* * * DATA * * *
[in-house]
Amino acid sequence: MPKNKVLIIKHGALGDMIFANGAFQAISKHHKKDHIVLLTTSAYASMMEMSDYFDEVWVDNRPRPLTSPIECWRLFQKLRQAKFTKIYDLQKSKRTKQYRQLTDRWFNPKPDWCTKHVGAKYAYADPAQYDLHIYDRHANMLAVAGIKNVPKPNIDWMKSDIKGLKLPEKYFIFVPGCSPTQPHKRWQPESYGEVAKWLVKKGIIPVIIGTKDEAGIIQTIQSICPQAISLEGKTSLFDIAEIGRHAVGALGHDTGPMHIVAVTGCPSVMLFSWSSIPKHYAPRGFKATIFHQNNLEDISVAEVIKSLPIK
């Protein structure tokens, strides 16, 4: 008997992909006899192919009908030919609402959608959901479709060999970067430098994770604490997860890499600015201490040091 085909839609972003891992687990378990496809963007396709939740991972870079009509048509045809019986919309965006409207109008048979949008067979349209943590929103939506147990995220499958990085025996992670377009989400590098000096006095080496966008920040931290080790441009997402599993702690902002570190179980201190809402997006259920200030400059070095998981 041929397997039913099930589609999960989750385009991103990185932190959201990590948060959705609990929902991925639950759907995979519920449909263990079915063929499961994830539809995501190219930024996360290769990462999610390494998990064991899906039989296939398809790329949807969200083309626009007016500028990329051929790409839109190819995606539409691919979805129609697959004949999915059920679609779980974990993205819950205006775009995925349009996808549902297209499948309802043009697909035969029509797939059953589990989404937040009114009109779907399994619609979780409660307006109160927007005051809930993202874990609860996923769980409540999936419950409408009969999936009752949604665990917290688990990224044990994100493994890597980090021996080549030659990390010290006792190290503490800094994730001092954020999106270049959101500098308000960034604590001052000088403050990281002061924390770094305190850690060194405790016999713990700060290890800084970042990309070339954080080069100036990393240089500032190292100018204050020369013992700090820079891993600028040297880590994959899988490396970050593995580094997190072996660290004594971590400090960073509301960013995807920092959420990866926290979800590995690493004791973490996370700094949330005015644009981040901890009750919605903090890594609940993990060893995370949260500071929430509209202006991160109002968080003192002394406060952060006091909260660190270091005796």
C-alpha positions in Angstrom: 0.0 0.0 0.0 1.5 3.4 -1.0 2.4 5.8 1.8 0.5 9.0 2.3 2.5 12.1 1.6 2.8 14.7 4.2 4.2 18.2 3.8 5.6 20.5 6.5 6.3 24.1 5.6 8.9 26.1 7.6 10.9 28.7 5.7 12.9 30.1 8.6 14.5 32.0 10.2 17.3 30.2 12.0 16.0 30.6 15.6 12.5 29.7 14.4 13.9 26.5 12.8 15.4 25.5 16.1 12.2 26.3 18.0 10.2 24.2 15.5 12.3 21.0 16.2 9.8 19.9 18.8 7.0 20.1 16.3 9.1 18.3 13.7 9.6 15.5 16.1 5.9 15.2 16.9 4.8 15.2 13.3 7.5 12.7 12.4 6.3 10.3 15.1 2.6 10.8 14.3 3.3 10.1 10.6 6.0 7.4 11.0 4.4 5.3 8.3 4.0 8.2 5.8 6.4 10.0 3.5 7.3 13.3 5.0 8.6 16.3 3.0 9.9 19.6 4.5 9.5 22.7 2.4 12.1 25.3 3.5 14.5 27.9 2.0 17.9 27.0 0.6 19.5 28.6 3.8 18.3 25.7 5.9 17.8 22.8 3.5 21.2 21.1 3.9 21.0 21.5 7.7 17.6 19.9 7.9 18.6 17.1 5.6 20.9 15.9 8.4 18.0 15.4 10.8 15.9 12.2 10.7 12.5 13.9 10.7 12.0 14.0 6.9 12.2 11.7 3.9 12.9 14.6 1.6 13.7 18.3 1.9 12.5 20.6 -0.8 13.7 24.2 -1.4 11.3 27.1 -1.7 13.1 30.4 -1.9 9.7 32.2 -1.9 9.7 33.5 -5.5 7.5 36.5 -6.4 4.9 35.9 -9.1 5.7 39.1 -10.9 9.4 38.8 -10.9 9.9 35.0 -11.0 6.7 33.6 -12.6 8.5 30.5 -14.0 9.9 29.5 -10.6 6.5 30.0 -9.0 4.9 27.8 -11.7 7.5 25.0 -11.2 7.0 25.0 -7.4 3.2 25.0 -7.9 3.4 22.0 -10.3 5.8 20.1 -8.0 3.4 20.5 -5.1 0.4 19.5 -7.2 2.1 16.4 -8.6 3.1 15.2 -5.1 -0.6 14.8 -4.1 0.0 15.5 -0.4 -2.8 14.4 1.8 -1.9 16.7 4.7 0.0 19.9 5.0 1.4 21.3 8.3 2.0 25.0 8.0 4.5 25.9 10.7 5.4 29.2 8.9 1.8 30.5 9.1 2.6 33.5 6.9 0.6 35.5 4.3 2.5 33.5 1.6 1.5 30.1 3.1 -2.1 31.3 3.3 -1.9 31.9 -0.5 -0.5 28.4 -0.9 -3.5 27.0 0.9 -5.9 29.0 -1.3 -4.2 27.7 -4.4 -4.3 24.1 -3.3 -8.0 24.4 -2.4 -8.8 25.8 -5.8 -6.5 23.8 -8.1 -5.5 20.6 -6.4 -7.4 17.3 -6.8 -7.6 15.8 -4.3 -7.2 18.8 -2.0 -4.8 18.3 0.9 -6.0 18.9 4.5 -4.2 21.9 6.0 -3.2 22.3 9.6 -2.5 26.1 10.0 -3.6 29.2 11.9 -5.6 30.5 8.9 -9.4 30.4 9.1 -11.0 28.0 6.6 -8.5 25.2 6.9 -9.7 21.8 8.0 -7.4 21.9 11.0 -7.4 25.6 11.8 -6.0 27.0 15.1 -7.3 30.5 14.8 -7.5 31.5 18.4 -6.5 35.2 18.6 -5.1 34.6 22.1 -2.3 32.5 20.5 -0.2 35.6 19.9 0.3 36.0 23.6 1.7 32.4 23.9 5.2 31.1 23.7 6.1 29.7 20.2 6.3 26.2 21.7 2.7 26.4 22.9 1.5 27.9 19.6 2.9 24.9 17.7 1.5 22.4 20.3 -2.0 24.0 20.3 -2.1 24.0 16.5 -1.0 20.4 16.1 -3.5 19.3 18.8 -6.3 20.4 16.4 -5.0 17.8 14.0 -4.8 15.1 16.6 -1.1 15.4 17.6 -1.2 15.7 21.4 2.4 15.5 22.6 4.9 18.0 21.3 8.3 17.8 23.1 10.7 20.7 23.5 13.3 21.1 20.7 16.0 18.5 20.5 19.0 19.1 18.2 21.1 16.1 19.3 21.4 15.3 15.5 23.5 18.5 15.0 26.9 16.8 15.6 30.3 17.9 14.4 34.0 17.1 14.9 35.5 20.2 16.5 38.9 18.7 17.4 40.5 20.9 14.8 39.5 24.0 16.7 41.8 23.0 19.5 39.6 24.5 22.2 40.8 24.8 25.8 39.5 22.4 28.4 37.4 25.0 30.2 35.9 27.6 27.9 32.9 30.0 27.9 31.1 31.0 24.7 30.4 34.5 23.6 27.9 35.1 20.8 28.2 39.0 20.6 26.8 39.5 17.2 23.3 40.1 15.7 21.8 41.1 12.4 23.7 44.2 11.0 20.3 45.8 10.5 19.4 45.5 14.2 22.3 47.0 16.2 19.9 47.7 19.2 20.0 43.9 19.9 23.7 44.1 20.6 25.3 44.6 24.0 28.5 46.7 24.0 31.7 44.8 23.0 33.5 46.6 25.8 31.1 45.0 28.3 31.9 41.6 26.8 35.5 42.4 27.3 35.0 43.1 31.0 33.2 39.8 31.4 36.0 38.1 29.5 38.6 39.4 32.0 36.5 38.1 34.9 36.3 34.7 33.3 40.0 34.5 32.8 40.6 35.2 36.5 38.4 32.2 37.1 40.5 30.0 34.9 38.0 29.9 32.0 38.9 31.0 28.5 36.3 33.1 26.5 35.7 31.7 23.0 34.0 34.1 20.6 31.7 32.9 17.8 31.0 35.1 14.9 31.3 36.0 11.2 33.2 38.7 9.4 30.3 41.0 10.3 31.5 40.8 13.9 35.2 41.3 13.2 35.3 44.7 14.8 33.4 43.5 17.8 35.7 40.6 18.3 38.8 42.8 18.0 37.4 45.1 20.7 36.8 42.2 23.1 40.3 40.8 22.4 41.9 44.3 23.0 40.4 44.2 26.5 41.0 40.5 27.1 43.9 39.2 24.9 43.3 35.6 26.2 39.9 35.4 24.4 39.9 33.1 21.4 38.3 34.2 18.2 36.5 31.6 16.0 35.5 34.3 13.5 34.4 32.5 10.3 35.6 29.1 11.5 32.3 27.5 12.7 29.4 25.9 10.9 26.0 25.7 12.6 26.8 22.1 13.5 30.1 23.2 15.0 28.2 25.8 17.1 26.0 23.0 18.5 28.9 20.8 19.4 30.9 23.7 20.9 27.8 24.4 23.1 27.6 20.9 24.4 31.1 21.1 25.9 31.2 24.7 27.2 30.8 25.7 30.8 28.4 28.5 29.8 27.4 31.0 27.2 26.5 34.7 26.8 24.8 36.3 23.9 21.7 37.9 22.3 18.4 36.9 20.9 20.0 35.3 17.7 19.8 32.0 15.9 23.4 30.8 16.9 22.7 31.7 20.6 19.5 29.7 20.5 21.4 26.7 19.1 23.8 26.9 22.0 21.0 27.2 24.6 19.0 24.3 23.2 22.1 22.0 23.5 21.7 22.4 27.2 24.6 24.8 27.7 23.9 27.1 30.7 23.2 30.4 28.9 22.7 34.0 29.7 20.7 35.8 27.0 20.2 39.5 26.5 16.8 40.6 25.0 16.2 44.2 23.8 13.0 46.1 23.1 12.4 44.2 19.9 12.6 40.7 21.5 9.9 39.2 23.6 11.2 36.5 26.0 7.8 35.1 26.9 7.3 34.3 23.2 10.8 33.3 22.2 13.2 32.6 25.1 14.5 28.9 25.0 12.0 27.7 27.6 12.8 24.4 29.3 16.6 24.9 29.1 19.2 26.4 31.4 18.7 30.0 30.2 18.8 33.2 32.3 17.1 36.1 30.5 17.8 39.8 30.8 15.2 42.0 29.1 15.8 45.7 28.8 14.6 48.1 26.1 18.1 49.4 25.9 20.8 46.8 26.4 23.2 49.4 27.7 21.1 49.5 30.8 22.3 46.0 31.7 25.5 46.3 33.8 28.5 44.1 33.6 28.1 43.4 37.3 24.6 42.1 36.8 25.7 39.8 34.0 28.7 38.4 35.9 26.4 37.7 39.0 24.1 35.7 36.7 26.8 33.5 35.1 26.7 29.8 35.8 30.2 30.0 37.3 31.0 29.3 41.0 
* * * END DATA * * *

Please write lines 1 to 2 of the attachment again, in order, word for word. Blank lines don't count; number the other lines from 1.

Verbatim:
[in-house]
Amino acid sequence: MPKNKVLIIKHGALGDMIFANGAFQAISKHHKKDHIVLLTTSAYASMMEMSDYFDEVWVDNRPRPLTSPIECWRLFQKLRQAKFTKIYDLQKSKRTKQYRQLTDRWFNPKPDWCTKHVGAKYAYADPAQYDLHIYDRHANMLAVAGIKNVPKPNIDWMKSDIKGLKLPEKYFIFVPGCSPTQPHKRWQPESYGEVAKWLVKKGIIPVIIGTKDEAGIIQTIQSICPQAISLEGKTSLFDIAEIGRHAVGALGHDTGPMHIVAVTGCPSVMLFSWSSIPKHYAPRGFKATIFHQNNLEDISVAEVIKSLPIK